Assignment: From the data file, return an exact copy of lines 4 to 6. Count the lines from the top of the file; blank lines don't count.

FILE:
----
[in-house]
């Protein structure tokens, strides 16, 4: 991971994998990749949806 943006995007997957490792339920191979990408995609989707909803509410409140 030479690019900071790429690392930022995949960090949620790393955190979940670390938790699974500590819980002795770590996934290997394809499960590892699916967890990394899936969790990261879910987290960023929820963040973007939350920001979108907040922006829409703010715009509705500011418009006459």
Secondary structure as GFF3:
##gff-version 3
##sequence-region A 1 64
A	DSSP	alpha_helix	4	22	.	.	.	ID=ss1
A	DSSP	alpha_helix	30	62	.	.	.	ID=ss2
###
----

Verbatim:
##gff-version 3
##sequence-region A 1 64
A	DSSP	alpha_helix	4	22	.	.	.	ID=ss1